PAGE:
Chemodynamical Adaptive Mesh Refinement Simulations of Disk Galaxies

Few, Christopher Gareth (2012) Chemodynamical Adaptive Mesh Refinement Simulations of Disk Galaxies. Doctoral thesis, University of Central Lancashire.

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In this thesis I bring together three projects that comprise my postgraduate studies; using numerical simulations of galaxy formation in a cosmological context. The first of these projects involves the simulation of a suite of galaxies in loose group and field environments. This suite of galaxies is used to compare properties such as the metallicity gradients and morphology to determine if systematic differences are apparent as a function of subtle environmental differences. Almost no distinction is seen between galaxies in the field and the loose group environments: individual assembly histories of the galaxies dominate over ambient environmental effects with the exception of the vertical velocity dispersion of the stellar disc where loose group galaxies tend to exhibit a greater number of instances of impulsive heating of the disc.

In the second project I present further analysis of this suite of galaxies and a comparison with other galaxies simulated using contrasting methodologies, in ad- dition to several semi-numerical galaxy formation models. The focus of this work is the evolution of metallicity gradients and star formation profiles, finding that galaxies form in an inside-out fashion. This leads to steeper metallicity gradients in young stellar populations at high redshift compared with the present day. By considering present day stellar populations with different ages in these galaxies the converse is found, older populations have flatter gradients. This suggests that while the metallicity gradient starts out steep, it flattens over time due to stellar migra- tion/mixing. This flattening due to stellar migration happens at a faster rate than the flattening of the gas phase metallicity gradient.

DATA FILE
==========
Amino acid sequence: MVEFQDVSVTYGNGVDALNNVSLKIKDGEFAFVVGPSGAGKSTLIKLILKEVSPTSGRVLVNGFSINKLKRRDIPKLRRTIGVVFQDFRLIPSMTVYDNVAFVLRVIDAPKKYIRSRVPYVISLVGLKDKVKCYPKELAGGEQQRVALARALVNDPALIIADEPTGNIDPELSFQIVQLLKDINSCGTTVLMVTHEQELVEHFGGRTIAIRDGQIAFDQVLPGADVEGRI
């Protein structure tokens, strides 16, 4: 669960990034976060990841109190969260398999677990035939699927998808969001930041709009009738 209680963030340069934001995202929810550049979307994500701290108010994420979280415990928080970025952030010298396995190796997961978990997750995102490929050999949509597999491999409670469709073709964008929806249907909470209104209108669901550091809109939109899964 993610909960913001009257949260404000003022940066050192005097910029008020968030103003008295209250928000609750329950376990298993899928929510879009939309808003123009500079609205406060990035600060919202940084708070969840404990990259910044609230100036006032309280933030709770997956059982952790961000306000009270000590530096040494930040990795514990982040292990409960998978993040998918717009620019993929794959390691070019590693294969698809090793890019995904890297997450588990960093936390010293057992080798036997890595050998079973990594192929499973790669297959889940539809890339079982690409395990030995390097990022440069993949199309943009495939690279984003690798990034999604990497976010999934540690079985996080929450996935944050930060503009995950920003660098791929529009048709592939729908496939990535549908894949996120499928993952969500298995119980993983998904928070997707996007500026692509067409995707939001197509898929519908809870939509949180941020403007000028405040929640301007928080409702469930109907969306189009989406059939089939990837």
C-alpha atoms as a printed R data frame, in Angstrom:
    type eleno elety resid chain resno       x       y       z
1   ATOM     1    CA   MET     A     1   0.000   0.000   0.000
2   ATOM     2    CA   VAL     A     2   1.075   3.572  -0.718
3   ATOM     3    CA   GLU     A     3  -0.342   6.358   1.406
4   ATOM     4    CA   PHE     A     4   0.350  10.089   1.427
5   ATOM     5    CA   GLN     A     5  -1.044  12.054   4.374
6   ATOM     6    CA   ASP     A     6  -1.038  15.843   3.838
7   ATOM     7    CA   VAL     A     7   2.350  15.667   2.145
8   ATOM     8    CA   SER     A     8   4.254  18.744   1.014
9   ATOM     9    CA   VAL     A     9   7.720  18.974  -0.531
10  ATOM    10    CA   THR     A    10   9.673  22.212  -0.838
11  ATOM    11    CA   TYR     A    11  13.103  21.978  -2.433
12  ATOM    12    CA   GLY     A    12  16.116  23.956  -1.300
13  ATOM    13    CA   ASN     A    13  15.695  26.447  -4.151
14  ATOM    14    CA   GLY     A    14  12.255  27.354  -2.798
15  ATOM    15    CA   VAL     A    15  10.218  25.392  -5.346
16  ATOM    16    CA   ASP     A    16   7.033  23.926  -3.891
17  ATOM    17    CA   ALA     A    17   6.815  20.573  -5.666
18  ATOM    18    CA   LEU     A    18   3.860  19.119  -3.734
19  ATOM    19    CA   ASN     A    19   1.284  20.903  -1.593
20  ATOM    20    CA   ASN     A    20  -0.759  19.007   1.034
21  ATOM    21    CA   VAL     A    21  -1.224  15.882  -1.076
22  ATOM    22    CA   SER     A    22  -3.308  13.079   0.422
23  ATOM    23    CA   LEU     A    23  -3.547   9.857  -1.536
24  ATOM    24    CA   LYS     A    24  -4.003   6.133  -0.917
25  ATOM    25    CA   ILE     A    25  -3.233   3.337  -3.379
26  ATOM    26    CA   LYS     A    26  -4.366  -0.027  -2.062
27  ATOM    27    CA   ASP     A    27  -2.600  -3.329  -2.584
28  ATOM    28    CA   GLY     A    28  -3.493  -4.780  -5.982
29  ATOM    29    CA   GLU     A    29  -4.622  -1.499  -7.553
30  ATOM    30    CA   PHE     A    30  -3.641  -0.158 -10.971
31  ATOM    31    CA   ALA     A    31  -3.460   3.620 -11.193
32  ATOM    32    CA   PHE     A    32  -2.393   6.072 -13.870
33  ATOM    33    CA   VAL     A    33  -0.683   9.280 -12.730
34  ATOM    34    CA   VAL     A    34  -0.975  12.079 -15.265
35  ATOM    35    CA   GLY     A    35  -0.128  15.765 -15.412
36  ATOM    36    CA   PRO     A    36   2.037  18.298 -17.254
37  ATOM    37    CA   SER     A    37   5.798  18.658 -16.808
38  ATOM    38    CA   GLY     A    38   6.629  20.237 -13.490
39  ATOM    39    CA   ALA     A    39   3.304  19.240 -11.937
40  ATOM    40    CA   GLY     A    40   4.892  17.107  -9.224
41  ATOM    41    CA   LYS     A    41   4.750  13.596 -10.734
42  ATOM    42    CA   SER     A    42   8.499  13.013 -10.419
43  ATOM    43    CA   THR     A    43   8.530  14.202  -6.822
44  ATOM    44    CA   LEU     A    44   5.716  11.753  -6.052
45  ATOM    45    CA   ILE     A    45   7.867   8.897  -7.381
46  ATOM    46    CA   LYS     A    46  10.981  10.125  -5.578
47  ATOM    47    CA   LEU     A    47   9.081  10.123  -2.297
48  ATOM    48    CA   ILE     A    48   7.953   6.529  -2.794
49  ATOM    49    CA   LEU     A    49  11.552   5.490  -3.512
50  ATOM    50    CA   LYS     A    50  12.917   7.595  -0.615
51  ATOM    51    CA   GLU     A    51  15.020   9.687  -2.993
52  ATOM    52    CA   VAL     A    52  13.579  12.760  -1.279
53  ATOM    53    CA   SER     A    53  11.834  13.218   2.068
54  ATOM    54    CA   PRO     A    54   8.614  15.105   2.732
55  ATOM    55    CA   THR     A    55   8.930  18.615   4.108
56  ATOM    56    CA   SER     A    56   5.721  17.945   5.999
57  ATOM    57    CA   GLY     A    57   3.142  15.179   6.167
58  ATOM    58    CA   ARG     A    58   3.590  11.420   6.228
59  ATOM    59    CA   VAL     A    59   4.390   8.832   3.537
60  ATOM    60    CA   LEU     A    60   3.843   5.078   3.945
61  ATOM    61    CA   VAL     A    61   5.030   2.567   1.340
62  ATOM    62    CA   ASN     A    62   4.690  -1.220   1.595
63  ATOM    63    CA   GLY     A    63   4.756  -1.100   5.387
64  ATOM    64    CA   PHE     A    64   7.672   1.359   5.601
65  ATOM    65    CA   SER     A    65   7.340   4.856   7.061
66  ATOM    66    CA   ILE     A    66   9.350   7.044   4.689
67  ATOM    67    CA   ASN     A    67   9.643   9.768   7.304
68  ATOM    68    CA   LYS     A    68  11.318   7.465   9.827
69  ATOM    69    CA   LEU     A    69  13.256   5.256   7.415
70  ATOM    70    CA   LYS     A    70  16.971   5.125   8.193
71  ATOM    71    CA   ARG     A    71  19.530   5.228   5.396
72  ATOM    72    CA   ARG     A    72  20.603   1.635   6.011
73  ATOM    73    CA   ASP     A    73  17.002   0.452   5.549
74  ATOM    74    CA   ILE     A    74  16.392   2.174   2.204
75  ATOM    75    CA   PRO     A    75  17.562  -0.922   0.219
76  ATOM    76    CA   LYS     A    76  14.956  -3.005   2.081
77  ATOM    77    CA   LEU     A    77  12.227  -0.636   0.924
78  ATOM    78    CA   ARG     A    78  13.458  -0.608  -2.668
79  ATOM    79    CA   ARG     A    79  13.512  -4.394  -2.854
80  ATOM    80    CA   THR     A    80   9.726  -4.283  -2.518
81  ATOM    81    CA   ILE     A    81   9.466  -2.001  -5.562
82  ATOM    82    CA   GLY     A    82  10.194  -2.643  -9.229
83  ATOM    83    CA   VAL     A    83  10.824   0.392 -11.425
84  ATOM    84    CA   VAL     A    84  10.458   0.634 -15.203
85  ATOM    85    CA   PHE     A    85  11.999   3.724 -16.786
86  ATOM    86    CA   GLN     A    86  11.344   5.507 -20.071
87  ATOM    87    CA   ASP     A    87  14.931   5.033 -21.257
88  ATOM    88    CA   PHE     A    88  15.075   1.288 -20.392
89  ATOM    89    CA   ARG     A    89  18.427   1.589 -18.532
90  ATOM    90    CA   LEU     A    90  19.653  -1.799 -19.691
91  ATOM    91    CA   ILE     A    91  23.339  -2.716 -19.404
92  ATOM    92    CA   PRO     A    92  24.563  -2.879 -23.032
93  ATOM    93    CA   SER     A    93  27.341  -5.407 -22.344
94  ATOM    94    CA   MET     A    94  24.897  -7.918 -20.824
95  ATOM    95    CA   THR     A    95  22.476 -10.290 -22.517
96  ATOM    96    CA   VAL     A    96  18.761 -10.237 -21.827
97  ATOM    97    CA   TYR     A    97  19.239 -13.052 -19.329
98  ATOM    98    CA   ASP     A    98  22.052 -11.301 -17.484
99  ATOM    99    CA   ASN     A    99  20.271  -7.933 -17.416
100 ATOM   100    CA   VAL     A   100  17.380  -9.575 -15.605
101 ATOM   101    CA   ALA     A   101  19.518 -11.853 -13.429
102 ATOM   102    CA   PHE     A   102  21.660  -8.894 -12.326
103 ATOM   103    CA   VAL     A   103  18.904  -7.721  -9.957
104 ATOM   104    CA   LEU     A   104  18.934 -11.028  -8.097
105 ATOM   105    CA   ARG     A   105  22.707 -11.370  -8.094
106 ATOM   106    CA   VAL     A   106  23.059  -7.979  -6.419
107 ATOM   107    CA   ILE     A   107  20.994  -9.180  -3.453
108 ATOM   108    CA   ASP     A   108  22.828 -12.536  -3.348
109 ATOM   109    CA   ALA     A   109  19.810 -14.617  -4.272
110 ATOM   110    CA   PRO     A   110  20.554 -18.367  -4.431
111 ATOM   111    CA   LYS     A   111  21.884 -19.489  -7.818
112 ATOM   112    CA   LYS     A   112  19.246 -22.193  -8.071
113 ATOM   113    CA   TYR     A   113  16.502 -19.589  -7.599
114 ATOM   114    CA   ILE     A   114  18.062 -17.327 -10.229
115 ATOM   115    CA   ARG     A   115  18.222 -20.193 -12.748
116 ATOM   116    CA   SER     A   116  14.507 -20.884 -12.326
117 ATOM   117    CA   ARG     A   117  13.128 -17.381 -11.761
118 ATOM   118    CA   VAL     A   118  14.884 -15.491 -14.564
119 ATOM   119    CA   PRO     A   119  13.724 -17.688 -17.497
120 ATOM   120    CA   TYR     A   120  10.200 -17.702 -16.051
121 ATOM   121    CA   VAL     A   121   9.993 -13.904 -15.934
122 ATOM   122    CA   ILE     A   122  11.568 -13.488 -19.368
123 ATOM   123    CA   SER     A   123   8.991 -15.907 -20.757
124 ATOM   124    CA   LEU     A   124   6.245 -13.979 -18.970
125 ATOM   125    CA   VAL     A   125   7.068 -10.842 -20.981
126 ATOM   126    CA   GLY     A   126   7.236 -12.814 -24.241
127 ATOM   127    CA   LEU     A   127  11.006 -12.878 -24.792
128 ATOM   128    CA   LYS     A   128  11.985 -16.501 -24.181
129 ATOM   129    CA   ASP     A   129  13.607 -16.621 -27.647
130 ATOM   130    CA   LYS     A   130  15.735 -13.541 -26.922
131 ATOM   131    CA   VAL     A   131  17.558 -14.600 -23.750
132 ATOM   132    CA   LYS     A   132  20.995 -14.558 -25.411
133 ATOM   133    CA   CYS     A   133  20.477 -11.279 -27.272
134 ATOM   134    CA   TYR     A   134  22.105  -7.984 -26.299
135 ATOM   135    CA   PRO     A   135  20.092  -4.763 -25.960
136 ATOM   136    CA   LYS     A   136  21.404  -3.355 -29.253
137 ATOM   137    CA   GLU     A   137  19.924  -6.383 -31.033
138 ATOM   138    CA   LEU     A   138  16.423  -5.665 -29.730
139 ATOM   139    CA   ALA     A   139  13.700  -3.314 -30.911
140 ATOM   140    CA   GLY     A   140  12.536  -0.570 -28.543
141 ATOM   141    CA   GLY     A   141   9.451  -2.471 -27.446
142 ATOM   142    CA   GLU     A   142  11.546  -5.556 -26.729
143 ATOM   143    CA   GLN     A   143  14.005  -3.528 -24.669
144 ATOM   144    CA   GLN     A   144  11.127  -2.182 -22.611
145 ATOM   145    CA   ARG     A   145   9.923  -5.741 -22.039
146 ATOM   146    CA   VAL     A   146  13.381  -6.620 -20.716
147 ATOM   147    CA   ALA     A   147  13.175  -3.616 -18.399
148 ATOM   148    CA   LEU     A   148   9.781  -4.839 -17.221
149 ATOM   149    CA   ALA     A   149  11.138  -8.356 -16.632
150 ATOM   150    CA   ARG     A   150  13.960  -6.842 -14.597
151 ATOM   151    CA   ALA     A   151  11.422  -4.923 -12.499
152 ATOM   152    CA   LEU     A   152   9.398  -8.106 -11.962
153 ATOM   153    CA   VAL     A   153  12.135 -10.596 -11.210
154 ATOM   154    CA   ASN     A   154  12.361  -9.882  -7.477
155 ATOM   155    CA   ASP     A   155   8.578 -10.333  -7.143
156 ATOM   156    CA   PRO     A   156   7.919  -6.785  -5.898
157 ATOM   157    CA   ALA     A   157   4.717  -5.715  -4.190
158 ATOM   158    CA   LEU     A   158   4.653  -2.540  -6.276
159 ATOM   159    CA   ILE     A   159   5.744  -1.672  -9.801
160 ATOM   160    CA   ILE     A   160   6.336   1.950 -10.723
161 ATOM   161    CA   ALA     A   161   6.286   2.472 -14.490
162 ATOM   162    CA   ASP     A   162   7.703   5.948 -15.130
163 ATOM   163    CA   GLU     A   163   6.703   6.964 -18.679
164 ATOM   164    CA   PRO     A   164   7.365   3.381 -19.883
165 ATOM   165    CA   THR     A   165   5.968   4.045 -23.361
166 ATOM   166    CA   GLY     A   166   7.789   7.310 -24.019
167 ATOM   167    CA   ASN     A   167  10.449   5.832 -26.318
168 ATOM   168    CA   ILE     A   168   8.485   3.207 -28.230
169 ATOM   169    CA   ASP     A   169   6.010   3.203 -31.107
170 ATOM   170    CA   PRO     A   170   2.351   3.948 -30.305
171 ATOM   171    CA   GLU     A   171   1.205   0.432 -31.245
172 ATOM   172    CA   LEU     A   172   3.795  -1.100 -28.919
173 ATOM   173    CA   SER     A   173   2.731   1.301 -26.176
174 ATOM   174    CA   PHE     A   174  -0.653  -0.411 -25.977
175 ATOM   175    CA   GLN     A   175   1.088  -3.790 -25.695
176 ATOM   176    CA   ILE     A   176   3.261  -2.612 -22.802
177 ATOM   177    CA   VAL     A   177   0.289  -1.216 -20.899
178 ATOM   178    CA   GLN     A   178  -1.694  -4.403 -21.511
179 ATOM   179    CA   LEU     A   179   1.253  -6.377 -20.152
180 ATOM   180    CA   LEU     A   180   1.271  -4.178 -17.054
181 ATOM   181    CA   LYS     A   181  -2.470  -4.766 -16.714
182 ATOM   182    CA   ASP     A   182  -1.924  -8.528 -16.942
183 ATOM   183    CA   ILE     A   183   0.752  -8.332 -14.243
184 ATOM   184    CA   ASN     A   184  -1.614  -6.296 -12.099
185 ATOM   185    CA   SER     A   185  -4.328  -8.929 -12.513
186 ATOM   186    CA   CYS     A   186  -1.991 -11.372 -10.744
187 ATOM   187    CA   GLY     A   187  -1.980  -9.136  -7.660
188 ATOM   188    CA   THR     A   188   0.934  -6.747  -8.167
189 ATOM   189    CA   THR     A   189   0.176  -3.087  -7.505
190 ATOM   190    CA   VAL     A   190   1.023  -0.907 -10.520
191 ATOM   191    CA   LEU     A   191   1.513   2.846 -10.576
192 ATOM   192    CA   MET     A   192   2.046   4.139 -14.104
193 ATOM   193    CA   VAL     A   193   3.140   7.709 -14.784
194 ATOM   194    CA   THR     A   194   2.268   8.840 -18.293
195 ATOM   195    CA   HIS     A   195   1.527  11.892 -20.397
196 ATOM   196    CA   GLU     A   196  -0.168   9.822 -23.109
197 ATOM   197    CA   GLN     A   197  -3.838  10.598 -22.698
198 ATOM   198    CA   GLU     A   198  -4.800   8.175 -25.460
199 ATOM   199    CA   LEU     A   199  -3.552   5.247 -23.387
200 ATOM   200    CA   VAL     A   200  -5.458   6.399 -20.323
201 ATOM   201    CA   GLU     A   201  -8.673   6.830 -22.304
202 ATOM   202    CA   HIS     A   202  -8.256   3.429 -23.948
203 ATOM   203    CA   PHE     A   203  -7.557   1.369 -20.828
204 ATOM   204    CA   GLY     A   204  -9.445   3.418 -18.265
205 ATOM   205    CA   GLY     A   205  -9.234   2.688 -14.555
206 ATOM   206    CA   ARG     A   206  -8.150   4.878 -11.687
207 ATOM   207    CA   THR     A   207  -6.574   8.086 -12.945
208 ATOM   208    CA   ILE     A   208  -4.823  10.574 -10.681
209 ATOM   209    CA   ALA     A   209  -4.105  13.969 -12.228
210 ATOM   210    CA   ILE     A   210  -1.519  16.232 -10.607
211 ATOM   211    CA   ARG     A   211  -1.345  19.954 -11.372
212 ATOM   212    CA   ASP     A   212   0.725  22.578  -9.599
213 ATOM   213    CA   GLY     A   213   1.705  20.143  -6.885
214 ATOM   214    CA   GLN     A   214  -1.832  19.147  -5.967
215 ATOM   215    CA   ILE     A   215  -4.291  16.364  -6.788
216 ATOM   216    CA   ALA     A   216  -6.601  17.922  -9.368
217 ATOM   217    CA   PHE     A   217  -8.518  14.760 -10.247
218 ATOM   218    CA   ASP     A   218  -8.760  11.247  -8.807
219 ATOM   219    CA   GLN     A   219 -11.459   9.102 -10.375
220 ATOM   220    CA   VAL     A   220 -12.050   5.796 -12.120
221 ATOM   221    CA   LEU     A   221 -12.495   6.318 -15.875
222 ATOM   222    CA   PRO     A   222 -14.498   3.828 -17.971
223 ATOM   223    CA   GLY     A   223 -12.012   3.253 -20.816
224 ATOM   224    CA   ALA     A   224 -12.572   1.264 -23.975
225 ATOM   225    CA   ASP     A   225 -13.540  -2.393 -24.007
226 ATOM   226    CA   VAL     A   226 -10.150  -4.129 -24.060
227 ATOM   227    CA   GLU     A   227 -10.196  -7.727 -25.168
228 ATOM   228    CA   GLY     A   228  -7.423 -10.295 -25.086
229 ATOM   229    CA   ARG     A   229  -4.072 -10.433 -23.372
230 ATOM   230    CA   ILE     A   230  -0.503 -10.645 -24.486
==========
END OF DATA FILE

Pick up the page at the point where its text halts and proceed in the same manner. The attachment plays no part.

Finally, I present an update to the N-body and adaptive mesh refinement hydrodynamical code ramses that introduces a more sophisticated feedback treatment, this code is dubbed ramses-ch. Under the new scheme, energetic and elemental feedback is contributed by stars throughout their lifetime rather than (as previously) in a single burst. This relaxation of the ‘instantaneous feedback approximation’ in ramses-ch opens up the opportunity for studying chemical evolution using adaptive mesh refinement hydrodynamics where previous studies were limited to smoothed particle hydrodynamical codes or semi-numerical models. The new code is applied to the simulation of a typical disc galaxy using different stellar initial mass functions and supernovae type-Ia progenitor models. The influence of these model inputs on the ratio of elemental abundances and supernovae rates in the simulated galaxies are compared as a means of constraining chemical evolution models. The conclu- sions drawn from this work are discussed in the broader context of galaxy formation simulations.

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